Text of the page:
Sunday, May 8, 2011

It was 102 years ago, for heaven's sake!

I do try to broaden my musical horizons when I can, but I must admit that in the absence of tonality this can often end in disappointment. Perhaps I should some day sit down and work out what exactly it is that I respond to, but I suppose ultimately it's just basic ideas like pattern, progression, sound-world, emotion. Tonality provides an anchor that makes it easier to appreciate the first two of those. This week I've set myself the task of listening to, and hopefully getting some sort of handle on, Arnold Schoenberg's piano music, as performed on a DG disc by Maurizio Pollini. If I fail to get anything out of it, well, perhaps I'm in good company, following Gregor Willmes' sleeve note:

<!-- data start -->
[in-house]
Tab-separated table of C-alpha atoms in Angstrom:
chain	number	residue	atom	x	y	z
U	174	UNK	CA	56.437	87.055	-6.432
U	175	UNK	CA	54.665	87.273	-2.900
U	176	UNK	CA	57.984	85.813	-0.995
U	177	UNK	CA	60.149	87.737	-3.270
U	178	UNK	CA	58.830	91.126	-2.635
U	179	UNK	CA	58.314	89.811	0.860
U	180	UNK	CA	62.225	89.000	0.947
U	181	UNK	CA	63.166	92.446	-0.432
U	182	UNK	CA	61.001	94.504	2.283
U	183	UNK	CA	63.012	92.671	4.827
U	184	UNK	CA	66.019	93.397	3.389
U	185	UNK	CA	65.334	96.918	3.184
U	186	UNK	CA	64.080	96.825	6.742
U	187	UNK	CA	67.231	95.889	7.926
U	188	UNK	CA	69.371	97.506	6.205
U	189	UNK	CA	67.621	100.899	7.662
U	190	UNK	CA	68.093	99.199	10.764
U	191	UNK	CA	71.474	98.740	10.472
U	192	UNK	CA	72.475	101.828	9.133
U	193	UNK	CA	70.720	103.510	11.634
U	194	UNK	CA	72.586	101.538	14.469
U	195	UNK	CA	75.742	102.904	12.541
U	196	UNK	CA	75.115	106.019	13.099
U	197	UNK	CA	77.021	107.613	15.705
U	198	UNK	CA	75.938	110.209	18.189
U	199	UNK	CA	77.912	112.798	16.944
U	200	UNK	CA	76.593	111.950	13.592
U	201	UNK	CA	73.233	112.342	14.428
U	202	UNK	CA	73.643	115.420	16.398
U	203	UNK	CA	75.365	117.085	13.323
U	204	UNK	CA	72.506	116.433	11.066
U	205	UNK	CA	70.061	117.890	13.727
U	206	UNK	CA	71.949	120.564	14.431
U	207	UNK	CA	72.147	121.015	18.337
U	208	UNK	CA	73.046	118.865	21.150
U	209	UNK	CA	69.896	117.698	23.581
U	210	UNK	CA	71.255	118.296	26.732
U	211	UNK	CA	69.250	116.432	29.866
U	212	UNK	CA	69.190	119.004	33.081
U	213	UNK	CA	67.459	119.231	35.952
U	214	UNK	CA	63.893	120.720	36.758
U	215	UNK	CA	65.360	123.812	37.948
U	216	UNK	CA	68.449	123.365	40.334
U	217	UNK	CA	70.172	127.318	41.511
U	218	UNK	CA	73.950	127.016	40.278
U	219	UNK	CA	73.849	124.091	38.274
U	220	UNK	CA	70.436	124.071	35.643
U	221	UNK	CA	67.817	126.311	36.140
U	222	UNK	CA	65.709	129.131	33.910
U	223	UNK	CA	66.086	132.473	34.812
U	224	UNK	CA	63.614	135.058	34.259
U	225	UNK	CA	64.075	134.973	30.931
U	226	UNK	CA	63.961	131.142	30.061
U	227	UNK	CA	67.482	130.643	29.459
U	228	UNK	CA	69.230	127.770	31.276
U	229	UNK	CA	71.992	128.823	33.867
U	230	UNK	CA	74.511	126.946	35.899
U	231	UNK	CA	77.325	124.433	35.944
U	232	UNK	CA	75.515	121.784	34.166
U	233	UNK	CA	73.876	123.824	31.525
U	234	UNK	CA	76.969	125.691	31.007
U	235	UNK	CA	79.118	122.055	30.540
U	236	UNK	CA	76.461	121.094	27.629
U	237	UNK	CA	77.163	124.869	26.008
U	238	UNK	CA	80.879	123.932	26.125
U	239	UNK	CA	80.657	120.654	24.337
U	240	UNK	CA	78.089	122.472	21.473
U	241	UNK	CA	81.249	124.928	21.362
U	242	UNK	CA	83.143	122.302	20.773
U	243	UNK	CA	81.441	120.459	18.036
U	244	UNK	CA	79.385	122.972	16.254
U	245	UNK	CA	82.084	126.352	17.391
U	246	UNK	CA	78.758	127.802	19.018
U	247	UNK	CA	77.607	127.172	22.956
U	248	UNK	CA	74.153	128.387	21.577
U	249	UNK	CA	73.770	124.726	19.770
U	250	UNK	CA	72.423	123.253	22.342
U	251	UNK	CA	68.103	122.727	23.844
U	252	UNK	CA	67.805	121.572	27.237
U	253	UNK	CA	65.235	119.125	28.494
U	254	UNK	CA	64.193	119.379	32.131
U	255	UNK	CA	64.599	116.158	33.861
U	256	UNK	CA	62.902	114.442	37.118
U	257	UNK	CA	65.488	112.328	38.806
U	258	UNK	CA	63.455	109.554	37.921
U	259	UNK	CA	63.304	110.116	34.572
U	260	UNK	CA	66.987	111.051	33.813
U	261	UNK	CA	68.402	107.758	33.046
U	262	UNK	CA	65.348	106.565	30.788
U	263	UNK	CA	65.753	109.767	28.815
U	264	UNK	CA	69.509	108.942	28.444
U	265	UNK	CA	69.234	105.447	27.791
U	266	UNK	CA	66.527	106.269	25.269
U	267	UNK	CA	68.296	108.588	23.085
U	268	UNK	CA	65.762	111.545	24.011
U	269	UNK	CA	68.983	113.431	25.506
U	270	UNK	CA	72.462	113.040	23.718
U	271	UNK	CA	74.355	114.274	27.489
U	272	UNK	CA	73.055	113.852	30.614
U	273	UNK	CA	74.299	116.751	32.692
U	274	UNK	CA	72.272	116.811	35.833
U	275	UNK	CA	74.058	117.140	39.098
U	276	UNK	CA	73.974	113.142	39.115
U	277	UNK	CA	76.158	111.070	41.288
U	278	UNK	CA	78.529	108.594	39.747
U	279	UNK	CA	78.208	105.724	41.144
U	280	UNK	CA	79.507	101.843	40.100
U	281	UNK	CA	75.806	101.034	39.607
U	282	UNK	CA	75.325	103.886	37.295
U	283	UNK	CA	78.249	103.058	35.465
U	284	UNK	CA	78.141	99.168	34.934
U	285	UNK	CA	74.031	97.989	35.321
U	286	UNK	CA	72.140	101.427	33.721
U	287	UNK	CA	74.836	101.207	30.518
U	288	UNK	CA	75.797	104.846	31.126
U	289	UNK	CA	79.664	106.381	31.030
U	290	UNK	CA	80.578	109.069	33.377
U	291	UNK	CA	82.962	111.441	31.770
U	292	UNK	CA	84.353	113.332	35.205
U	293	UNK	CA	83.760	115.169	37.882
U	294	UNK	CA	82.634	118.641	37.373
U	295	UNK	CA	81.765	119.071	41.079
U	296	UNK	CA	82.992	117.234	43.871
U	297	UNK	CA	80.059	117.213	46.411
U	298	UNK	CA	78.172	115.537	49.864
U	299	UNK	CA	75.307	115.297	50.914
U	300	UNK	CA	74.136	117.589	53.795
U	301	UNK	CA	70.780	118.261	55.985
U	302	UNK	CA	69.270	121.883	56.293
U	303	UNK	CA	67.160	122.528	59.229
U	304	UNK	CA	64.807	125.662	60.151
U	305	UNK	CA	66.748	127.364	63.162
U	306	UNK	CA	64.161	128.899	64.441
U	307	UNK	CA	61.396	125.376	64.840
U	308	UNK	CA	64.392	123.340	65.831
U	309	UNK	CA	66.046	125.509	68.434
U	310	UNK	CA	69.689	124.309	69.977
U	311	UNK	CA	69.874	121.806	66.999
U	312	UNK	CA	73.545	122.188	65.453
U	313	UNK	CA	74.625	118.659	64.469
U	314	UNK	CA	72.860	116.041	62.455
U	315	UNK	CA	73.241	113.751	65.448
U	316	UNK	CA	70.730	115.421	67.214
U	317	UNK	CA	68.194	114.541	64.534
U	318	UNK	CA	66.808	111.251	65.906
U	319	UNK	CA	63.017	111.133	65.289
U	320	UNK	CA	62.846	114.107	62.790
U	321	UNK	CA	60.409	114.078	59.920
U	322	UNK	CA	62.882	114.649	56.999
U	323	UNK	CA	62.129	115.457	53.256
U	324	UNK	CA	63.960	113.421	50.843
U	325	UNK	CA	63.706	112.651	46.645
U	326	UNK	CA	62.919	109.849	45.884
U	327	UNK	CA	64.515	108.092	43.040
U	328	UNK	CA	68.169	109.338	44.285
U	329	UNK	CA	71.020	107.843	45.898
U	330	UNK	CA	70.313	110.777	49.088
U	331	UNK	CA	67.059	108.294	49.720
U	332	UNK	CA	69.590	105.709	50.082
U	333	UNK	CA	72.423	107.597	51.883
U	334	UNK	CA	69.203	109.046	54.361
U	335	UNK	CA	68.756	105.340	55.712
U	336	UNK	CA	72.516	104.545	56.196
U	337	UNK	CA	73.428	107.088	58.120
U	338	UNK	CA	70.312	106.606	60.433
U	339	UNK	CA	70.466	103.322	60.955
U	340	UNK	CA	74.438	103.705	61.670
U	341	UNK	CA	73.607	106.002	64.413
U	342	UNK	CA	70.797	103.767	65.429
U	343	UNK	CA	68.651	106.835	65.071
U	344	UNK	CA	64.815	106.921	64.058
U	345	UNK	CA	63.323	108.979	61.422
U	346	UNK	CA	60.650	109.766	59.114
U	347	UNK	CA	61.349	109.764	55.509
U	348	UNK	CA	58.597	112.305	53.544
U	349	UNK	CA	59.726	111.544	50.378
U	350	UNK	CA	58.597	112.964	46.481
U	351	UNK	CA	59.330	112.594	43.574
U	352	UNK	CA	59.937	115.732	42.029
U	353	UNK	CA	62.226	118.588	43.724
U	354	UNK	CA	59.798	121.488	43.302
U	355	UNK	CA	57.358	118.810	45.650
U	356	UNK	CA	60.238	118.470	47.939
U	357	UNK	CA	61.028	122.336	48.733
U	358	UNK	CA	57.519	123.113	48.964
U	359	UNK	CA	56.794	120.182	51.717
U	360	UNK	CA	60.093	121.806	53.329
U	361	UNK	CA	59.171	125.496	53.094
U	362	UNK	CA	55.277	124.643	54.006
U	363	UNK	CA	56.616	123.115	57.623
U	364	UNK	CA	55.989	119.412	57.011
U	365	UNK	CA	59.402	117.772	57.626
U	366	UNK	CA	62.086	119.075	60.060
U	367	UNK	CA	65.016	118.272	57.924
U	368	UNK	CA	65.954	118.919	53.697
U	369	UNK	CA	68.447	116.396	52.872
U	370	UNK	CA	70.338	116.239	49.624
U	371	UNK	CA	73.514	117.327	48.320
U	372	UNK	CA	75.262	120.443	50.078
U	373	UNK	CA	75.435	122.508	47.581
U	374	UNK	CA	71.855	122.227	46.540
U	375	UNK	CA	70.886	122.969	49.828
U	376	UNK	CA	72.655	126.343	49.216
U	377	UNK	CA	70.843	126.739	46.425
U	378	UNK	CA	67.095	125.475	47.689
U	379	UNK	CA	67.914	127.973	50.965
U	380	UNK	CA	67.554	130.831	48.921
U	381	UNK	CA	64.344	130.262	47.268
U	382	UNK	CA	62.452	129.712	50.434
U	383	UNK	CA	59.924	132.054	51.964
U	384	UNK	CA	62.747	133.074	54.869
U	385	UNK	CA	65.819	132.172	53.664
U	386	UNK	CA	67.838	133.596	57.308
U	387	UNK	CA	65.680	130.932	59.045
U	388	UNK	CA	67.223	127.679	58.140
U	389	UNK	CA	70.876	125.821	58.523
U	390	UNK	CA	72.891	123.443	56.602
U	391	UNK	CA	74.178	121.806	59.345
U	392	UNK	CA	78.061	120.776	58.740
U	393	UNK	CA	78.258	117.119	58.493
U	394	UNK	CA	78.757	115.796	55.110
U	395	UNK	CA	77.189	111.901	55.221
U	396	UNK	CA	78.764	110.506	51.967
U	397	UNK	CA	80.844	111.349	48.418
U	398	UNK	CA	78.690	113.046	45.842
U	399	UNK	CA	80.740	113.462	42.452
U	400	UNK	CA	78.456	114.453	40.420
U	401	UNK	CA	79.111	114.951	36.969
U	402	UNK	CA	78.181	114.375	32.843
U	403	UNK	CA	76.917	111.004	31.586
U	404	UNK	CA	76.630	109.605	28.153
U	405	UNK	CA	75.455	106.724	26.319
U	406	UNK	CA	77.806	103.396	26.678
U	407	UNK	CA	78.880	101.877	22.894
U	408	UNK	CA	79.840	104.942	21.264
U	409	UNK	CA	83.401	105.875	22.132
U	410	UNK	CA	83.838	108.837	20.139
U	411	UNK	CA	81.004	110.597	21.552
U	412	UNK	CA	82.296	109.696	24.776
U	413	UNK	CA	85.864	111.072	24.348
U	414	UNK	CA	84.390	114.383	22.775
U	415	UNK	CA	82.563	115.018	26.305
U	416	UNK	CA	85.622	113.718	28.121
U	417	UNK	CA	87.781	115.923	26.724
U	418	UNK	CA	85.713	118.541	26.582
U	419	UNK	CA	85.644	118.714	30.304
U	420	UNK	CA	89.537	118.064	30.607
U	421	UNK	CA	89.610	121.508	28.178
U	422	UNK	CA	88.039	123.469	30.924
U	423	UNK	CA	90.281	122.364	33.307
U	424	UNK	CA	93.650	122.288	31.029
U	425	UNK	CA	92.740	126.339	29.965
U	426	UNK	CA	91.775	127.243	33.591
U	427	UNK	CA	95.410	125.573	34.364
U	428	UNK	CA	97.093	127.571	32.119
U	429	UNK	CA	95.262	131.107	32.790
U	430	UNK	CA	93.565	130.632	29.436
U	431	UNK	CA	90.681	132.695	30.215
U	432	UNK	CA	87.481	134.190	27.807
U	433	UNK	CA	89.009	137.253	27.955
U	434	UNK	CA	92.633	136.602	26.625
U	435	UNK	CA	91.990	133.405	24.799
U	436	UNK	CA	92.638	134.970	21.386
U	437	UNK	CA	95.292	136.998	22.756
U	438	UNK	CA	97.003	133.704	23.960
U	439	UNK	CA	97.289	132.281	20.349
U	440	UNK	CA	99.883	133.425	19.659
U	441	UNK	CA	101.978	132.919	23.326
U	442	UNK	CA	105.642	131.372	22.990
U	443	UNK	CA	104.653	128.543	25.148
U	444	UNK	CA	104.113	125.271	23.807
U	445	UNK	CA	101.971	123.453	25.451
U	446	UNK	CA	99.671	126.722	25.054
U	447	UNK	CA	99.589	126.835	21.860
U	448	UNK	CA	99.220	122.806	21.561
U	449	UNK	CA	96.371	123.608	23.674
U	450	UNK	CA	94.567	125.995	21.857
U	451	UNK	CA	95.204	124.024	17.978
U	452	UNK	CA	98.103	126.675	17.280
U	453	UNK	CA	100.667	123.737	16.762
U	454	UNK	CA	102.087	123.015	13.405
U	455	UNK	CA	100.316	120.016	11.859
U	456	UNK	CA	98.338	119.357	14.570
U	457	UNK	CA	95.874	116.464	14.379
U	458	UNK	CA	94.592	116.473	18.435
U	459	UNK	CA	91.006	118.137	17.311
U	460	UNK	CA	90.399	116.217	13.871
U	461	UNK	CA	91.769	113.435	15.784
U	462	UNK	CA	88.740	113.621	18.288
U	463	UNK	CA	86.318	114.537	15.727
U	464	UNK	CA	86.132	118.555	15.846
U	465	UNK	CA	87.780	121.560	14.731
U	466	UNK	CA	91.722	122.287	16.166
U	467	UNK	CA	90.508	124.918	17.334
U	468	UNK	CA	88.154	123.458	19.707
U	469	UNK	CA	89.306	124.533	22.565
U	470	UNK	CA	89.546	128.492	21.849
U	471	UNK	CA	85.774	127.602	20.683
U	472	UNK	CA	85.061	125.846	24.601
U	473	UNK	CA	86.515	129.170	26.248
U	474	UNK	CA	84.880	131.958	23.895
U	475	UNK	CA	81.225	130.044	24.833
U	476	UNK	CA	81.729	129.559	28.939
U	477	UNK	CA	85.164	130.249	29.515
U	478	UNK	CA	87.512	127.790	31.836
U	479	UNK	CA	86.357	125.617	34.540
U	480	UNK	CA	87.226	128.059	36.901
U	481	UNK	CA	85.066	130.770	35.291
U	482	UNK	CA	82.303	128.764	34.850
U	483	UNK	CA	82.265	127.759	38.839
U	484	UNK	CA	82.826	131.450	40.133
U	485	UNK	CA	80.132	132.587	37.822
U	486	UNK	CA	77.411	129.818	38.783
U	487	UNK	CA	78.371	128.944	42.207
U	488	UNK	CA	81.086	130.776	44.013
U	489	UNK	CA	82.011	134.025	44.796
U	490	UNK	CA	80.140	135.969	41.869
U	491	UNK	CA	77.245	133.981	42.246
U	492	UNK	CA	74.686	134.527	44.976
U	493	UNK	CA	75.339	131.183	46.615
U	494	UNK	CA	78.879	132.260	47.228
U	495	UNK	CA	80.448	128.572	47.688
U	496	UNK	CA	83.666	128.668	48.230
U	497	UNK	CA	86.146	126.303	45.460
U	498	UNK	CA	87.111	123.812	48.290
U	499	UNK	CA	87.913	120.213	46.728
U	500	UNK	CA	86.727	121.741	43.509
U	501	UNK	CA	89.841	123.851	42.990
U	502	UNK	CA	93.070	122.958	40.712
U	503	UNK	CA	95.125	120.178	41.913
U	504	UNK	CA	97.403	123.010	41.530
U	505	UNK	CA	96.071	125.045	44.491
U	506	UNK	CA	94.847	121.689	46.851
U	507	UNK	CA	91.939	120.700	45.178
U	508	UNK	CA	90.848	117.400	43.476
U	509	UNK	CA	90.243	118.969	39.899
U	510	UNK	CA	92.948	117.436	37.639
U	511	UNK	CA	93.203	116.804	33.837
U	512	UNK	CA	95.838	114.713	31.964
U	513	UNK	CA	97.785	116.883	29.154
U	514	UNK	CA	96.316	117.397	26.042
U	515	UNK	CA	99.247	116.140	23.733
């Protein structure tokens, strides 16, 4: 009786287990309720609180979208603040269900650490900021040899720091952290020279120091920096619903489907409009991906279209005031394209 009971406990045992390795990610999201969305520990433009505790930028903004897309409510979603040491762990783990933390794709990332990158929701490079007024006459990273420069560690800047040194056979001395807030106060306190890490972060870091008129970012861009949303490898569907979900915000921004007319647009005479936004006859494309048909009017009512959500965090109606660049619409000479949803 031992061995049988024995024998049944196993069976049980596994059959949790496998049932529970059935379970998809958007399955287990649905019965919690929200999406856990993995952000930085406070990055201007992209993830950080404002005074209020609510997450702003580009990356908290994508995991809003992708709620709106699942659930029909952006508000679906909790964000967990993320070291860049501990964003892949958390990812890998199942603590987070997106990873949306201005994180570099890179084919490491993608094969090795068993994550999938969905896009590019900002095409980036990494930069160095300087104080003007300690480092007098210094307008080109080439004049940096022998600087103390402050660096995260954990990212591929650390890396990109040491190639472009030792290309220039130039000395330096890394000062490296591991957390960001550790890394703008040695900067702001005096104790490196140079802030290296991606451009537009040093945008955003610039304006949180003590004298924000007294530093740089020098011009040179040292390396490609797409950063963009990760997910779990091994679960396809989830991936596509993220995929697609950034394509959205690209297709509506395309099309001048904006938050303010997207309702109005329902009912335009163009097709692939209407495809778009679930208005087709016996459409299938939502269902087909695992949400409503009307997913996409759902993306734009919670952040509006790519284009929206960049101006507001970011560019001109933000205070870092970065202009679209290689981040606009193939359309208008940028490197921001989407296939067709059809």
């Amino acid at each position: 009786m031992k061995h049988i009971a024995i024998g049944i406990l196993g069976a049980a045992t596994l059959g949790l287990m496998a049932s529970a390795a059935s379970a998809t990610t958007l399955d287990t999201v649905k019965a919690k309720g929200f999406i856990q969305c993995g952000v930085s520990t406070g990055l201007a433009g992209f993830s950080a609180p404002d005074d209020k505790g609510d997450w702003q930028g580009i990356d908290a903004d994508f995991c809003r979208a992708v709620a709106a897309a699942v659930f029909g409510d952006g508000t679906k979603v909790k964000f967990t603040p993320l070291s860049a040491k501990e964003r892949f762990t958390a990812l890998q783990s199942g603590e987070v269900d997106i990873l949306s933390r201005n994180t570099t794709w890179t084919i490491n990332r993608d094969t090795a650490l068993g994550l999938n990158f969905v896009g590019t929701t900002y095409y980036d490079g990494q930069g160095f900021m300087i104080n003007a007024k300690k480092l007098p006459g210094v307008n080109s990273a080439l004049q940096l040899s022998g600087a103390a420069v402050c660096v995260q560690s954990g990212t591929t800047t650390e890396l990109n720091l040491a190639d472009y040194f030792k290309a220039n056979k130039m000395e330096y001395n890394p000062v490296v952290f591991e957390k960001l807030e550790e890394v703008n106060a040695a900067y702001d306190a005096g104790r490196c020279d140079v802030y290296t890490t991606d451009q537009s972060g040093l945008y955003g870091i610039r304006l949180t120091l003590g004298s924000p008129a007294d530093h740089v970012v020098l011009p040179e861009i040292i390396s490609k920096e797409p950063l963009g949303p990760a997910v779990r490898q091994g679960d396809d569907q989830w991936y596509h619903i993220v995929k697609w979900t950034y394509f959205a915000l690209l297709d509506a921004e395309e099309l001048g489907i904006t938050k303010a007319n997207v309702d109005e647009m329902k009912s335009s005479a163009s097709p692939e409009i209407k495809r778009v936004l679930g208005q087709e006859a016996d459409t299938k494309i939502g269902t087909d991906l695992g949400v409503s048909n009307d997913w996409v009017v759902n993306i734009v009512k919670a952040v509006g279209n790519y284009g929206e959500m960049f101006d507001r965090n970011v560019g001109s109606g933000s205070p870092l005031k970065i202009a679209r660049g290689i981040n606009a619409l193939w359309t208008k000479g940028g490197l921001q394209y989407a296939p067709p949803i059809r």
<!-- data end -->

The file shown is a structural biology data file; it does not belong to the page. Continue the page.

It is a conspicuous fact that the majority of 20th-century pianists rarely if ever played the music of their time. Most members of their guild could not come to grips with Arnold Schoenberg's break with tonality - the culminating point heralded by his Three Piano Pieces op.11. Of the two handfuls of pianists who achieved world fame in the last century, hardly a single one ventured an approach to Schoenberg's music. Who would ever think to associate the names of Horowitz, Rubinstein or Argerich with the Second Viennese School?... Only two major pianists committed to disc Schoenberg's entire output for solo piano: Glenn Gould and Maurizio Pollini.
Schoenberg's op.11 was written in 1909 and yet we still use the phrase "modern music" to describe, or indeed dismiss, such compositions. That was also the year of Mahler's 9th symphony, Rachmaninov's 3rd piano concerto, and Vaughan Williams's Sea Symphony. Yes, I will take RVW over Schoenberg, thank you. But I have made some progress: here's Pollini playing the second of Schoenberg's op.11 pieces, as the composer waves bye-bye to tonality but throws us a lifeline in the form of a bass ostinato.

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